calculating a second average for each of the selected elements, the second average being based on the column strength value of the each selected element;
determining whether each of the second averages meets the predetermined threshold to obtain respective second classification results; and,
classifying each of the successive adjacent elements based on the first and second classification results.
21. The method as set forth in claim 20 wherein classifying each of the selected elements includes resolving inconsistencies in the first and second classification results in a predetermined manner.
Description
BACKGROUND OF THE INVENTION

This invention relates to a method and apparatus for implementing a streaming two-dimensional digital image segmentation. More particularly, the invention is related to an image segmentation method that is compatible with architectures for scan-line processing and streaming image data. The method of the invention is accomplished by detecting horizontal runs of adjacent non-background image elements potentially having a particular property, calculating an average strength value of the property for each run and comparing it to a threshold. A separate strength value for the property and run start position are also kept for each vertical column of image elements. Thus, an average strength value of a vertical run can also be calculated for each image element in the horizontal run and compared with the average strength value for the horizontal run. If the results agree, the image elements are tagged accordingly (i.e. whether the property is present). However, a strategy for resolving the results is implemented when the horizontal and vertical analyses do not agree. Several predetermined schemes for doing so are contemplated.

While the invention is particularly directed to the art of image segmentation useful for implementation with digital image processing devices such as copiers, scanners, fax machines, etc. and will be thus described with specific reference thereto, it will be appreciated that the invention may have usefulness in other fields and applications. For example, the invention may be used in any application where there is a desire to perform analysis of the properties of a digital image but a lack of sufficient storage space and/or capability in a system to store and/or manipulate a complete image.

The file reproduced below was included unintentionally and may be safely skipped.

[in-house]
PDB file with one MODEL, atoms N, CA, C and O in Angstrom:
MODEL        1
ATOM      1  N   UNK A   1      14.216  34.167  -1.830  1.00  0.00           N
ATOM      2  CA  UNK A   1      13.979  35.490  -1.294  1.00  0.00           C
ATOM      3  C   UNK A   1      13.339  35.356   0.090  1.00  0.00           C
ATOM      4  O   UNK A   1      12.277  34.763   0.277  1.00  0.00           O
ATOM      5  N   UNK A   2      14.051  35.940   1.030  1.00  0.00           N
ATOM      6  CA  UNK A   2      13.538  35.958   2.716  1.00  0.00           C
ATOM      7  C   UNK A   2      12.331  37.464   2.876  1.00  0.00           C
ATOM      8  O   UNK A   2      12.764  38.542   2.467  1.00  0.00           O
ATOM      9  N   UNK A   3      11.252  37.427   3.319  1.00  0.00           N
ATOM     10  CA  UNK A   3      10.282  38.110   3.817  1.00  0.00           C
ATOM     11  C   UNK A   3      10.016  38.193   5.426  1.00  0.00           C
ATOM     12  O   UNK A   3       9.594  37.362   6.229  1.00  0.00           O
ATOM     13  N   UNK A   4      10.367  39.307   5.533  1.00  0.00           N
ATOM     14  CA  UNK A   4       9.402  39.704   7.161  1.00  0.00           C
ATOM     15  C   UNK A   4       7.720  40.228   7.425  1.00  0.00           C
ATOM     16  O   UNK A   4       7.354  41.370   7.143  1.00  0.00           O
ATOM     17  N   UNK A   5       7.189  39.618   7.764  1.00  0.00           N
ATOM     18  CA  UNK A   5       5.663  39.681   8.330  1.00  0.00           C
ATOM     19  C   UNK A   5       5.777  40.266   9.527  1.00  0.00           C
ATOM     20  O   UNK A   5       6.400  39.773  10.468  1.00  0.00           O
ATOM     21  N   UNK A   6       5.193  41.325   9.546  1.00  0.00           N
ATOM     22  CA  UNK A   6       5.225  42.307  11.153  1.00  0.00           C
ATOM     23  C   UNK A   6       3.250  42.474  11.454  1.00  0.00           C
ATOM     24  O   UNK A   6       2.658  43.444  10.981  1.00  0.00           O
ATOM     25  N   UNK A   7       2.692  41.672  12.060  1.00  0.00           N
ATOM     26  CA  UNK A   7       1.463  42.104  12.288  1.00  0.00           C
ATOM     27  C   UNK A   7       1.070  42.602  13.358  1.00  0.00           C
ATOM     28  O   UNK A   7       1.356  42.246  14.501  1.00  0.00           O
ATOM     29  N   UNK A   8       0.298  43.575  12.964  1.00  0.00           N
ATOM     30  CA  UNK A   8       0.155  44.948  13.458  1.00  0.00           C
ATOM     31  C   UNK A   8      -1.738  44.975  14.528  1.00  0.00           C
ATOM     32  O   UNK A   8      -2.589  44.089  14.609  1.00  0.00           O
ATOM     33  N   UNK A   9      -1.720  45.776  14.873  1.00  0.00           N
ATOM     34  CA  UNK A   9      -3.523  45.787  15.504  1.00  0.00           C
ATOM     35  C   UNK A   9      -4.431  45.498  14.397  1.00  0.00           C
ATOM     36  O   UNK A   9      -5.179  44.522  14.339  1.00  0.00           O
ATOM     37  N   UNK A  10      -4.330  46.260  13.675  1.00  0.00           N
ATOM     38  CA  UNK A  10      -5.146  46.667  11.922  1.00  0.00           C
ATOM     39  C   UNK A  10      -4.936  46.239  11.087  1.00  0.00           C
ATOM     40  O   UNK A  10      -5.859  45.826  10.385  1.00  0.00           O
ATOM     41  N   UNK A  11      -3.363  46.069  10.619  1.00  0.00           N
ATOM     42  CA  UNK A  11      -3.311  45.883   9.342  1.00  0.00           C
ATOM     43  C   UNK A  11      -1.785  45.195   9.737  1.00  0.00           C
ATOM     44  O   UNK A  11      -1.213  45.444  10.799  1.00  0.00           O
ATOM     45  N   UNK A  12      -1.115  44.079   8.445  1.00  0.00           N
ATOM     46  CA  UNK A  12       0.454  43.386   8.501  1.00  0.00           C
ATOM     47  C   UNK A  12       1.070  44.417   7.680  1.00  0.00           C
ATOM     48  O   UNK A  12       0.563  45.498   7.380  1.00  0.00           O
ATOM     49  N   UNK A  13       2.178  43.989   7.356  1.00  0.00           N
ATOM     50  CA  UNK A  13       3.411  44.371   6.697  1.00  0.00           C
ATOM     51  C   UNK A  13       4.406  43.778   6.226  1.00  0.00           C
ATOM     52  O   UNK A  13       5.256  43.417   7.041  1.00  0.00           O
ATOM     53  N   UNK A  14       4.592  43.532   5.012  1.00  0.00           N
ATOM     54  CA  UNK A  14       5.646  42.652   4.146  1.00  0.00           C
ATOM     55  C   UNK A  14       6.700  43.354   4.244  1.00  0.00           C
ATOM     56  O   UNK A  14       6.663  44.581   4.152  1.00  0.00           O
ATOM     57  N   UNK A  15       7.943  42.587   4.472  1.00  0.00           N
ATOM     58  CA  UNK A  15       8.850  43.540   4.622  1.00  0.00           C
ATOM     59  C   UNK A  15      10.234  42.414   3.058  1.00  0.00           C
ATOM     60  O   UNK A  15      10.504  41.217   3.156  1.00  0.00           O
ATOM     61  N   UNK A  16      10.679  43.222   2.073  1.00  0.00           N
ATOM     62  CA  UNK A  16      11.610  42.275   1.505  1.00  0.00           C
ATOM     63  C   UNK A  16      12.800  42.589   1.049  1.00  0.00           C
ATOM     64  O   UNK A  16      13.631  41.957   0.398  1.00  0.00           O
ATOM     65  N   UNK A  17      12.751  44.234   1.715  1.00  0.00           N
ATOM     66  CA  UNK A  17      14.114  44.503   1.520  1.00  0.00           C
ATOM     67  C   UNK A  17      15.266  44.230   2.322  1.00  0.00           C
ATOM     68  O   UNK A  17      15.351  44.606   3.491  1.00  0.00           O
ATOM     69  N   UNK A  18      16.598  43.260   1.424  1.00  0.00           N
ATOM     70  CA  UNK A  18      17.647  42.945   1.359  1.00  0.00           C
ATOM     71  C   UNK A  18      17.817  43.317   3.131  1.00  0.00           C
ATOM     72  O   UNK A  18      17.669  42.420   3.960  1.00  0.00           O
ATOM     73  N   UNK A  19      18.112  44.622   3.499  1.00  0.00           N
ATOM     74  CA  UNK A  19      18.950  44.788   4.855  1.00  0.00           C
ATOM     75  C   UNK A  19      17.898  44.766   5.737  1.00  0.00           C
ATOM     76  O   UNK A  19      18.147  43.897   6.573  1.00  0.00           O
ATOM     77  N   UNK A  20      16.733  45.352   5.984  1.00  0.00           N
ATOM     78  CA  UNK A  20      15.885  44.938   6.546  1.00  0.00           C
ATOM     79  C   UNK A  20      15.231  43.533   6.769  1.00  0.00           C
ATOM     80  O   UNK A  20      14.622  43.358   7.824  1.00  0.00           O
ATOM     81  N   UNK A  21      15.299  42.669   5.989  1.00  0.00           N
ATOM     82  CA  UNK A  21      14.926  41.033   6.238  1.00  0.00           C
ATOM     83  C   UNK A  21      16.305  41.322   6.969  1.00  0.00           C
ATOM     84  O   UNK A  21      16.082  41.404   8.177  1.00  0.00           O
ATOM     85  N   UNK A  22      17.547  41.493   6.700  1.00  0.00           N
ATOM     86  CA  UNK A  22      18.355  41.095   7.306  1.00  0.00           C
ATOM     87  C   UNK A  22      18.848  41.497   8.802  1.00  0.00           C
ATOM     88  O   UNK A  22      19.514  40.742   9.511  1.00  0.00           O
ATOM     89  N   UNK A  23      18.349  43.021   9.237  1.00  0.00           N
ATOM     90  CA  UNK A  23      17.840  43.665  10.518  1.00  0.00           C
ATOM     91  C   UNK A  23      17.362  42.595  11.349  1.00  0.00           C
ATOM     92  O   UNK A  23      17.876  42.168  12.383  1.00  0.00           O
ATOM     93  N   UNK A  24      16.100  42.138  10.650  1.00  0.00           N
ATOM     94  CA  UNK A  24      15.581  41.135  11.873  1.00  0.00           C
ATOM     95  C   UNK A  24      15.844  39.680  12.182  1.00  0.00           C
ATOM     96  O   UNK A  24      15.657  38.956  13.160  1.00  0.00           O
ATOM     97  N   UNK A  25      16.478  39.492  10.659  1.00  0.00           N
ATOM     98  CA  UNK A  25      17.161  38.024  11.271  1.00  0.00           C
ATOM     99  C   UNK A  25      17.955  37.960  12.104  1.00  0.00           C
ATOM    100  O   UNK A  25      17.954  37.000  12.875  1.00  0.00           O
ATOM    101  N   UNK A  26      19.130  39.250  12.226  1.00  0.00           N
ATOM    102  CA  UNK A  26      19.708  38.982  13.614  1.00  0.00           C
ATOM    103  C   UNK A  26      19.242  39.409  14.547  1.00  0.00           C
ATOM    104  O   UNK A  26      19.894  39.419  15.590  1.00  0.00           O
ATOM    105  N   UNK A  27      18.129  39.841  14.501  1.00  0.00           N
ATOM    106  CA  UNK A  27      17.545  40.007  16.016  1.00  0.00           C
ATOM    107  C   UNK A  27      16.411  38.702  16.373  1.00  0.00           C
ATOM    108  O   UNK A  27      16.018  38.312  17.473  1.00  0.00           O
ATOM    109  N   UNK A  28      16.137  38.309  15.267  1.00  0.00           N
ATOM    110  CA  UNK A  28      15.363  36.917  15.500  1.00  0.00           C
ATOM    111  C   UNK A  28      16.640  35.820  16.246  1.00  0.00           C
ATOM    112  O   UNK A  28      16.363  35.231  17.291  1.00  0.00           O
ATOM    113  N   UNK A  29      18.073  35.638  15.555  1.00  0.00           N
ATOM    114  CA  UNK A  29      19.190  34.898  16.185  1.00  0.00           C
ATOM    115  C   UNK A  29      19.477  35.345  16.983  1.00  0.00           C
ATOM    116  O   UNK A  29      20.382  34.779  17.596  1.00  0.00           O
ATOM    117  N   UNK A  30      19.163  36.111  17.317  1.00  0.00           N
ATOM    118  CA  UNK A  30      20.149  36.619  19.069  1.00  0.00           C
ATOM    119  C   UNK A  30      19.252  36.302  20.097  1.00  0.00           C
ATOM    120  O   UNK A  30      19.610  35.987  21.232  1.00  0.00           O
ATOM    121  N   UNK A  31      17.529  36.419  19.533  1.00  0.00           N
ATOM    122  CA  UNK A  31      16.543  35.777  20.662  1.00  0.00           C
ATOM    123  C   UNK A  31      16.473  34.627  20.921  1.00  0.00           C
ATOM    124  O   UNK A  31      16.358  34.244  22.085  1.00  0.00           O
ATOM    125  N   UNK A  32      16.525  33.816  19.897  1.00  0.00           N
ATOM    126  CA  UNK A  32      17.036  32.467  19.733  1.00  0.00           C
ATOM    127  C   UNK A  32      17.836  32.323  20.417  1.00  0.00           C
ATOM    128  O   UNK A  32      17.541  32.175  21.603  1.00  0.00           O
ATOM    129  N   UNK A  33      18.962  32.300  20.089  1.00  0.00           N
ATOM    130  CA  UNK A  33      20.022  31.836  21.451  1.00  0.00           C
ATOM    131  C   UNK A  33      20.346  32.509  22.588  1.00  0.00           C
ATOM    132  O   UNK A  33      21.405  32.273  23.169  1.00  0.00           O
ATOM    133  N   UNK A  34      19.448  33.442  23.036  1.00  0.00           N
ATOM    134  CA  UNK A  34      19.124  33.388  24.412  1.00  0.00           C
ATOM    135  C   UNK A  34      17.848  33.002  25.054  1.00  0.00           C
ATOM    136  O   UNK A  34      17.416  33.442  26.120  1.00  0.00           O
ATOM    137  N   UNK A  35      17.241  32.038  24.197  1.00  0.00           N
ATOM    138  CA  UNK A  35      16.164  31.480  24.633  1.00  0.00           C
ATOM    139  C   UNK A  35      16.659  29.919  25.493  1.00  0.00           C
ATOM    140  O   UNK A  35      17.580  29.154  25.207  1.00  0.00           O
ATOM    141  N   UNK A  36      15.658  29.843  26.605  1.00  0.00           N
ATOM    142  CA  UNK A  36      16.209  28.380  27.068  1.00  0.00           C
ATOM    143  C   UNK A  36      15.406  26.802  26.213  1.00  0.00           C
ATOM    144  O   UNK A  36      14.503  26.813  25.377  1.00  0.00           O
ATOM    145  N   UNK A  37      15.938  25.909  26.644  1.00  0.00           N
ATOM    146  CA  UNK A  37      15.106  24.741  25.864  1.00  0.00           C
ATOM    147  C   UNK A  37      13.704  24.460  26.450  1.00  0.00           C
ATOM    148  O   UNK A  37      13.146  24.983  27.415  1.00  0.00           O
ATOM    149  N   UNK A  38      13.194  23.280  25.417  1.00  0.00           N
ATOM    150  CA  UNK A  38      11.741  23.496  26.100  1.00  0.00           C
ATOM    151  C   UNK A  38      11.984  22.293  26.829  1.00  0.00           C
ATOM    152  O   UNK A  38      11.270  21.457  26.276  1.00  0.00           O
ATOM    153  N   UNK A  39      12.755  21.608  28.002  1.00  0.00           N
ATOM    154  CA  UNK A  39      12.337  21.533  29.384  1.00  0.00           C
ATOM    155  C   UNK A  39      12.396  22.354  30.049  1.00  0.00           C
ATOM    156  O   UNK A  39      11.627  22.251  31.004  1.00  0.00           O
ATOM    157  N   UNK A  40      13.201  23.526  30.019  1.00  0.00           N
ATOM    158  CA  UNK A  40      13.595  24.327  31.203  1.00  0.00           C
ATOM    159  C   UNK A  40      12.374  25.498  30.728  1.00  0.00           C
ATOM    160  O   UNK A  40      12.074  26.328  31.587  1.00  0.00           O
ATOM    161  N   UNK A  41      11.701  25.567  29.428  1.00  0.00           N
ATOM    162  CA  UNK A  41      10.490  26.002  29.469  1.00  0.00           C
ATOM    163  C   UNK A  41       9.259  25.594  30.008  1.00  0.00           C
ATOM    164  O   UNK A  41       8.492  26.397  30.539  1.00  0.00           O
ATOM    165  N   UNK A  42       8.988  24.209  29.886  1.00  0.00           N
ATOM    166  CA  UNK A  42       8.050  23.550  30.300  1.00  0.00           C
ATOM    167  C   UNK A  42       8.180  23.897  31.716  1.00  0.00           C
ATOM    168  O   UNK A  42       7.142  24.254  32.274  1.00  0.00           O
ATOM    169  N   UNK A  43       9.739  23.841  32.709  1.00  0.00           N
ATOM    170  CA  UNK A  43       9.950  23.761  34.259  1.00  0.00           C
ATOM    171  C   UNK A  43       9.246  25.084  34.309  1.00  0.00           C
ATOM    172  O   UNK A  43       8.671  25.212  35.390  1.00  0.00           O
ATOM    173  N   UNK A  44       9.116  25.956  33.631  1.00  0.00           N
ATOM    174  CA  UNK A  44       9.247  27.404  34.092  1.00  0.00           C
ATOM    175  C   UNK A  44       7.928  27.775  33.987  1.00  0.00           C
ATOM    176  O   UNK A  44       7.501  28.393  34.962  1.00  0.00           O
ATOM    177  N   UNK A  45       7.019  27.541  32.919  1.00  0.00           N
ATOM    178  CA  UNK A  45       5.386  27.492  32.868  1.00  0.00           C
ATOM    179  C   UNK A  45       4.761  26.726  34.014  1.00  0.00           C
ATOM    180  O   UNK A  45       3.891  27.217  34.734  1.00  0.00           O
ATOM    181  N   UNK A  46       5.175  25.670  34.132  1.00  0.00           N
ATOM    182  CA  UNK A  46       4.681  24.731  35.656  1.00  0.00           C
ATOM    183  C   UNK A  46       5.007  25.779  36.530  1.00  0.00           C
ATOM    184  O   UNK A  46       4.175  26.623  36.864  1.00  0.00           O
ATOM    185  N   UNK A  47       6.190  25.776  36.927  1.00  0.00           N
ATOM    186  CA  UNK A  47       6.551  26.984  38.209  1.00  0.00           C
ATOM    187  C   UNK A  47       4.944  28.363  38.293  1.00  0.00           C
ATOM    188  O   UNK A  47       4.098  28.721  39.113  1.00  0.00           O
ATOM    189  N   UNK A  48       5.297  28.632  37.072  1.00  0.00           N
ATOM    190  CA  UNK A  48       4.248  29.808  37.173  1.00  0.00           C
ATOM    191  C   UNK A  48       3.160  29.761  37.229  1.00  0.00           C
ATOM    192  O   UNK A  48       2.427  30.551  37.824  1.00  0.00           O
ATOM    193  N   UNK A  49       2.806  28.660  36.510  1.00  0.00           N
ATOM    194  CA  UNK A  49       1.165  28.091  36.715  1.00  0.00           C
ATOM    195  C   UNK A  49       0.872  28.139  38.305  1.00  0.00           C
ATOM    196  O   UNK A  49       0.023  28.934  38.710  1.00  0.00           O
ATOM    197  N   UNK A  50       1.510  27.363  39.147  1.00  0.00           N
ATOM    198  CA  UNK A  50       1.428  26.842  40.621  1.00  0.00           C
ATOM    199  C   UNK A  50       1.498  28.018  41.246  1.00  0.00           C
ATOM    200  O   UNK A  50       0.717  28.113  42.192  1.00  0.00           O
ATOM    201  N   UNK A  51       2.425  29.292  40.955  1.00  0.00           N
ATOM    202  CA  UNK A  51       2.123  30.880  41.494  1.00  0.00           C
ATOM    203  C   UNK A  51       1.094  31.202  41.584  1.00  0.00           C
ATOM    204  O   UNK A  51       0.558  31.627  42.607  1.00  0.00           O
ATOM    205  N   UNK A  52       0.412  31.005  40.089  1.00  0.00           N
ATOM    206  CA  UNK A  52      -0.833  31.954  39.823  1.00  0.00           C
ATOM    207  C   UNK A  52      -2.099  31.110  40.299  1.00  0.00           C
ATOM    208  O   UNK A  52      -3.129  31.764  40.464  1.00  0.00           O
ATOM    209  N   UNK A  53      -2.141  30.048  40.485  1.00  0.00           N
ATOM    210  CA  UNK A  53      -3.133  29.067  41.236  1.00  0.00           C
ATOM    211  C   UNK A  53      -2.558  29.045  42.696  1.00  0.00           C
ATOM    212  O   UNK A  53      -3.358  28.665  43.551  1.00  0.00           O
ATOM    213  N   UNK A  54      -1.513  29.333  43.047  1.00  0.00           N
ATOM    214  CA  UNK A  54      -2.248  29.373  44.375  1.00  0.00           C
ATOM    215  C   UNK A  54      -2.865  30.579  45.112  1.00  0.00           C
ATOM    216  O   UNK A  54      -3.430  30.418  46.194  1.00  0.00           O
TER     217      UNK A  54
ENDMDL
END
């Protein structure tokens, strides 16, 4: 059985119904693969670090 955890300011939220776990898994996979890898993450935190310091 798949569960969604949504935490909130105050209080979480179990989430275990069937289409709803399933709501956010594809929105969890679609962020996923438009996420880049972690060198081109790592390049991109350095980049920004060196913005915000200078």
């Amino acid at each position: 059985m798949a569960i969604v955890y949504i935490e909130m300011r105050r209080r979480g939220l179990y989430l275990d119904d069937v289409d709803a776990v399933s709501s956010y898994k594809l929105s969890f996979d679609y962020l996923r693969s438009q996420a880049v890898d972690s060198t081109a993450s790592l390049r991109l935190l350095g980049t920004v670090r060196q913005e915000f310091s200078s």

By way of background, in order to provide the optimal rendition of a rasterized image, it is useful to understand the characteristics of the image. Different rendering and/or compression techniques can be applied depending on factors such as whether the image is color or black-and-white, whether it is picture or text, or whether it is halftoned or continuous tone. It is therefore useful to determine whether properties such as color, half-tone, text, . . . etc. are present in particular regions of the image.

From a practical standpoint, a page may not have uniform characteristics, but rather may be composed of regions that have their own respective properties. For example, a page may contain a region with a colored picture and another region with black-and-white text. For optimal rendering, analyzing the page to discover these regions and to identify their characteristics is required. This constitutes one approach to image segmentation.

In addition, the page image sought to be segmented may be generated from the scan of a digital copier. In this situation, there may be no information about the page other than the scanned raster image, so the segmentation is based solely on the image data. These circumstances may also require that the image data stream from the scanner to the printer. Thus, the full image is not stored at any one time. This means that the segmentation processing is limited to one or, at most, a few scan lines of the image for analysis.

Accordingly, known region identification methods that operate under this streaming constraint are one dimensional. Such methods analyze the streaming data within the scan and segment the scan into regions. Each scan is essentially processed independently.

For example, U.S. Pat. No. 5,850,474 to Fan has taught that segmentation can be done by first performing a local micro-analysis to determine the properties of pixels or blocks of pixels, and then by conducting a macro-analysis to group those pixels or blocks into regions, and to identify the characteristic properties of the regions.

Because such known methods are one dimensional, information for implementing the segmentation is necessarily limited. It would be desirable to make available more information upon which to base decisions on the segmentation.

The present invention contemplates a new and improved digital image segmentation method that resolves the above-referenced difficulties and others. More particularly, this invention is directed to a two-dimensional image segmentation that can be accomplished even though the image data is limited to only a few scans at any time.